Last Updated on May 6, 2015, by eNotes Editorial. Word Count: 1112
I’m Not Rappaport begins with Nat sitting on a park bench in New York’s Central Park, where all of the action in the play takes place, wondering what he was talking about. His companion on the bench, Herb Gardner
Midge, informs Nat that he has not been listening to anything that Nat was saying. Right away, the cantankerous interplay between these two eightyyear- old characters is established. As Nat and Midge continue their conversation, the audience finds out that Nat has been talking at Midge for a week, telling him stories that Midge thinks are tall tales. The first of these is that Nat is a spy who was chosen by the government to pose as an escaped Cuban terrorist. Despite himself, Midge is impressed by the story and starts to believe it. Nat says that he is in deep cover and that the government is probably planning on sending him on a mission in five years or so. Finally, Midge realizes that he has been had and gets very upset, threatening to beat up Nat. In his youth, Midge was a boxer, and he tries to demonstrate some of his old moves for Nat but ends up falling in the process. While Midge lies on the ground, Nat talks to him and helps him verify that he has not broken any bones.
Through their discussion, Midge reveals that he is employed as a superintendent in an apartment complex where he is the only one who knows how to run the building’s ancient furnace. Midge also talks about how he pays off a local thug for protection—from the thug and others. Nat, a former social reformer, refuses to listen to talk like this just as he refuses to admit that he is old. Midge prepares for a meeting with his supervisor, Danforth, who comes by the park bench to tell Midge that he is being let go. However, Nat intervenes, posing as an attorney for a fake organization called HURTSFOE, which champions human rights. Danforth is frightened by Nat’s convincing speech and agrees to see what he can do about letting Midge keep his job. However, Midge is concerned that Danforth will find out Nat is lying and that Midge will then lose the little severance pay that they were offering him. Midge’s thug, Gilley, arrives expecting his payment in return for walking Midge home. Midge dutifully prepares to do this, but Gilley sees Nat and tells Nat that he has to pay, too. When Nat does not follow Gilley, Gilley comes back and pulls a knife on Nat. Nat tries to fight Gilley but gets beat up instead.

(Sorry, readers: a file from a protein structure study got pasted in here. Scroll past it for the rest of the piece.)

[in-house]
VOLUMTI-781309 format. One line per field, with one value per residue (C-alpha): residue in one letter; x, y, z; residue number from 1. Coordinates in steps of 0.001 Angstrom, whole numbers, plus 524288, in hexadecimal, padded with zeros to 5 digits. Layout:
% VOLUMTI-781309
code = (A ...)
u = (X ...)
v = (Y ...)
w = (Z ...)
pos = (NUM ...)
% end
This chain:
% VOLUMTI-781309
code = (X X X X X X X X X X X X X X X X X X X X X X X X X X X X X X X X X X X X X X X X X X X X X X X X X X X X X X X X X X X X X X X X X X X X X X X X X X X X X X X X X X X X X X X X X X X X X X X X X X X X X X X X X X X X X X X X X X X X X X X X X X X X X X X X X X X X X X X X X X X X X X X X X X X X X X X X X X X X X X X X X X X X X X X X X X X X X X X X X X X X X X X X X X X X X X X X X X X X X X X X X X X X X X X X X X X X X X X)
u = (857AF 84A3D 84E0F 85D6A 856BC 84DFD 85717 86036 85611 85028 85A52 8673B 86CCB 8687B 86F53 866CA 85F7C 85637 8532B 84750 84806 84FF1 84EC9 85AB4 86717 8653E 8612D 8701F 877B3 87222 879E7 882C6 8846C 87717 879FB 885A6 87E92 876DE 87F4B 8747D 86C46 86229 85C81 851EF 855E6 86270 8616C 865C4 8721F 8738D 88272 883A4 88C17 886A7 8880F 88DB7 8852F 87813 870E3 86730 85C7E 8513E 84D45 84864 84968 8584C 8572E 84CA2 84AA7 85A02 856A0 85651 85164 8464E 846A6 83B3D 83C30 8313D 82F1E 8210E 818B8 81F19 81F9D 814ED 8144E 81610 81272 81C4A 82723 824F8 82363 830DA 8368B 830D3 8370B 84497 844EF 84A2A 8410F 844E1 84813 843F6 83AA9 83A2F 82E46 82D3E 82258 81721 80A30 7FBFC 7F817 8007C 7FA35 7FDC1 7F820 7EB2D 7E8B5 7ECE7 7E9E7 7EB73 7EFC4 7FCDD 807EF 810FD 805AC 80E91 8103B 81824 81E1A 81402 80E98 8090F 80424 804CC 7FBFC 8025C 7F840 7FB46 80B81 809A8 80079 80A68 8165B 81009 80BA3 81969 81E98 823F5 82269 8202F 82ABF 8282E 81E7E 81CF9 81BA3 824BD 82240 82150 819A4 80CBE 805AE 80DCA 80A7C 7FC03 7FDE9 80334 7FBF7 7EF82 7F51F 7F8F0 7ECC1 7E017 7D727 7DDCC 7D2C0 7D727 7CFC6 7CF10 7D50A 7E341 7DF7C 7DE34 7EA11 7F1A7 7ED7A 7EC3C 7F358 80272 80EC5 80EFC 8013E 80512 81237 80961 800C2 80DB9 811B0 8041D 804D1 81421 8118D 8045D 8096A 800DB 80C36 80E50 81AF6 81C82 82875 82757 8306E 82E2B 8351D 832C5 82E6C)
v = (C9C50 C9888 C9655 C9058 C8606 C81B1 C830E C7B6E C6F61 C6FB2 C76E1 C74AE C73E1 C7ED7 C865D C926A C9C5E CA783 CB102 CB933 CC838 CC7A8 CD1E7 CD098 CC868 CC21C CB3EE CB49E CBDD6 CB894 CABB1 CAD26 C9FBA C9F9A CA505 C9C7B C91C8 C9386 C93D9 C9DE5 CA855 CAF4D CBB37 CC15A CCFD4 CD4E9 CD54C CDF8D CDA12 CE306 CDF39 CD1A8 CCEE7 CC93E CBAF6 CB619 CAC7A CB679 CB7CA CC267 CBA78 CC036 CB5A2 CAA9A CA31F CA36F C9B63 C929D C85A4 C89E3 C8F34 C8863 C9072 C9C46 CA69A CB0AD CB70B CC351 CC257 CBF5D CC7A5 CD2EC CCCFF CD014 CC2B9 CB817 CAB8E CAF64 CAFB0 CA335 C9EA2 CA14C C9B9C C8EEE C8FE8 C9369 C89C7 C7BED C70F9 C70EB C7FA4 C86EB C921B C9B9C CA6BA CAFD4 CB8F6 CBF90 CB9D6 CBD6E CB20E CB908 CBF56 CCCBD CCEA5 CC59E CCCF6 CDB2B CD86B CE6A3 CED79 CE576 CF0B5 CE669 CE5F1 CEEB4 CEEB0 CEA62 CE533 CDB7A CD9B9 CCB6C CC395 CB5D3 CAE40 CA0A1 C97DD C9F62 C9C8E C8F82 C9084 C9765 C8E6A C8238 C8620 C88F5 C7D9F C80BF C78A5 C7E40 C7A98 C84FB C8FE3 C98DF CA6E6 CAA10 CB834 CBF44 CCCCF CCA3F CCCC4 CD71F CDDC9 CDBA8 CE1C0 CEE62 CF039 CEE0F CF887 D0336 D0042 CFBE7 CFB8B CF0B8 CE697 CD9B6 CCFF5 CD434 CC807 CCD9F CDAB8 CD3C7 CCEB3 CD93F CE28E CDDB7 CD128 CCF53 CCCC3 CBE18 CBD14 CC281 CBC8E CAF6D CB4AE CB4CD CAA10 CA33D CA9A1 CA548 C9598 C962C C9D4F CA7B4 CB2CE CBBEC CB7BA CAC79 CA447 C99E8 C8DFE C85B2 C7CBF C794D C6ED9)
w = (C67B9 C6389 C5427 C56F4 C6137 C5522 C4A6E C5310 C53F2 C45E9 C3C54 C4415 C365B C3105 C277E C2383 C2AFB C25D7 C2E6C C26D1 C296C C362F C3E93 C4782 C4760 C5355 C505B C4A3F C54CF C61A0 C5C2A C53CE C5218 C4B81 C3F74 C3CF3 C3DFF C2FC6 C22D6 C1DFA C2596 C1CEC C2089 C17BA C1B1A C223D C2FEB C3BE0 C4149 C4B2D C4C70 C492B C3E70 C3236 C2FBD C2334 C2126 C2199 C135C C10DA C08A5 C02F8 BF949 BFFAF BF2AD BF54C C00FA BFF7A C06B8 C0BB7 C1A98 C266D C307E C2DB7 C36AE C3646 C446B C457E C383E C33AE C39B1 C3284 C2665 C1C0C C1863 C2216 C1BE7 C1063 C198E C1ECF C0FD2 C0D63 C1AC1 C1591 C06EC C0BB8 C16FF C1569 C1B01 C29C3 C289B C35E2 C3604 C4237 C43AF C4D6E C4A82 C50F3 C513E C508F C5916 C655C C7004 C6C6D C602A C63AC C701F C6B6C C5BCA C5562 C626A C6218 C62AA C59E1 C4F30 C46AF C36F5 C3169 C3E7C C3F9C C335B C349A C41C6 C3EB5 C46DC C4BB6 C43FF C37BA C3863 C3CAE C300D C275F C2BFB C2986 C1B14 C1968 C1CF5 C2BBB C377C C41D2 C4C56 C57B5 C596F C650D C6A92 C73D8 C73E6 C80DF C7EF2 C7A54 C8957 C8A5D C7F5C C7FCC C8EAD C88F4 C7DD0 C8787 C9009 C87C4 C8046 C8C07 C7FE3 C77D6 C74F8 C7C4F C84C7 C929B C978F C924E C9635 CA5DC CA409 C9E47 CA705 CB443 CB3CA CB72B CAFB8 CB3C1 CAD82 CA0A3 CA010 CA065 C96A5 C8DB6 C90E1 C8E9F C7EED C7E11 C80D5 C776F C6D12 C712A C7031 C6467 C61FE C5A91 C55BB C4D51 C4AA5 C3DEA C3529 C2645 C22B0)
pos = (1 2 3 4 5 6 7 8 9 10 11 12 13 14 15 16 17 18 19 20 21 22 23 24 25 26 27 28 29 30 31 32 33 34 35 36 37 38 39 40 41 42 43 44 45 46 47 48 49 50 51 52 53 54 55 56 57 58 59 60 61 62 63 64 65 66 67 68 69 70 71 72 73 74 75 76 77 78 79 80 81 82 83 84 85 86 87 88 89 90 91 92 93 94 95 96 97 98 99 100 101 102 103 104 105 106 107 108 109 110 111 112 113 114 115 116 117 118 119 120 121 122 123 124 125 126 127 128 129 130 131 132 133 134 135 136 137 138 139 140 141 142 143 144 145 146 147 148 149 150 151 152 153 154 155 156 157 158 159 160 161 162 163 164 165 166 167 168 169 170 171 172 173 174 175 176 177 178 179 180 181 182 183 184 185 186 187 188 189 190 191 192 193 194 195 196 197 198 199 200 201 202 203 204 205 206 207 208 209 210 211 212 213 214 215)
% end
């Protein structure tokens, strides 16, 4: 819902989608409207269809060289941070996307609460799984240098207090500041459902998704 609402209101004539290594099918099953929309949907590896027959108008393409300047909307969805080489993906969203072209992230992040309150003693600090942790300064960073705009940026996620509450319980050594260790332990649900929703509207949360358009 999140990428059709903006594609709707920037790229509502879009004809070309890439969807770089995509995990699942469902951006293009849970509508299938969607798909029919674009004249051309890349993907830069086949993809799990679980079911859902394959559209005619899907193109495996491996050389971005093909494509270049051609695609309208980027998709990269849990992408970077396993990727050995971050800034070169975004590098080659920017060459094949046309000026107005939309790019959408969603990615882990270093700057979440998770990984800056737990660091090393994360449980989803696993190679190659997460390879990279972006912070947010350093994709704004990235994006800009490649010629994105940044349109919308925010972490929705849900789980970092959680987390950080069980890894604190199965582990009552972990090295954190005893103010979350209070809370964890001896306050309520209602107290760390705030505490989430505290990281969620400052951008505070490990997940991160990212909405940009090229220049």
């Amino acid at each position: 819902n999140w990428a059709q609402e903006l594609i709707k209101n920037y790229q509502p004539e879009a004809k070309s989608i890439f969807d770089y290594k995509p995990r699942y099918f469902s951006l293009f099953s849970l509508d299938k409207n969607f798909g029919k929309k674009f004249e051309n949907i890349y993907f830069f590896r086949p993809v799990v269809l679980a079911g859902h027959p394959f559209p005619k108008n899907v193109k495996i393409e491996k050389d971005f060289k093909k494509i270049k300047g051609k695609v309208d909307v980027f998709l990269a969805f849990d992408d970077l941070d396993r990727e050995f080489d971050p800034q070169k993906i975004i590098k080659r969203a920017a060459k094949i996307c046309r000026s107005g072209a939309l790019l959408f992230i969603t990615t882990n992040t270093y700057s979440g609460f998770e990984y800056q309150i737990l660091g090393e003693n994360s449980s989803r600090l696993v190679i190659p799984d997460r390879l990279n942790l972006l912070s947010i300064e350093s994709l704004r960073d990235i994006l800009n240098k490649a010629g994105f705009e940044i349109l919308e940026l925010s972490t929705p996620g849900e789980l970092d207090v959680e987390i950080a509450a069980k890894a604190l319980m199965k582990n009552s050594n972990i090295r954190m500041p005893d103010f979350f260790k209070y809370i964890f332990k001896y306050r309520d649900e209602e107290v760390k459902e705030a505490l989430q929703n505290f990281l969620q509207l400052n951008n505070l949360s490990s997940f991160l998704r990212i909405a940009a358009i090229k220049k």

Act 2, Scene 1
Nat gets out of the hospital the next day and arrives back at the park, this time with a walker. Although he is physically slower, he is animated about his encounter with Gilley, which he considers a triumph, thinking that Gilley will not return. Nat’s daughter, Clara, arrives at the park bench, and she is instantly concerned about Nat’s injuries. She also informs Nat that she is not going to be part of his schemes anymore. Nat says that he is concerned Clara is trying to put him in a home. Nat criticizes Clara for betraying her social activist heritage, and they revisit the real-life event that gave Clara her name. Nat met a brave teenager named Clara Lemlich at a union meeting, and her activism inspired him to name his daughter Clara. Clara notes the futility of activism in an apathetic society, and she and Nat argue. Nat tries to smooth it over by beginning an old game involving the phrase, ‘‘I’m Not Rappaport,’’ and Clara is stubborn at first but eventually plays her part.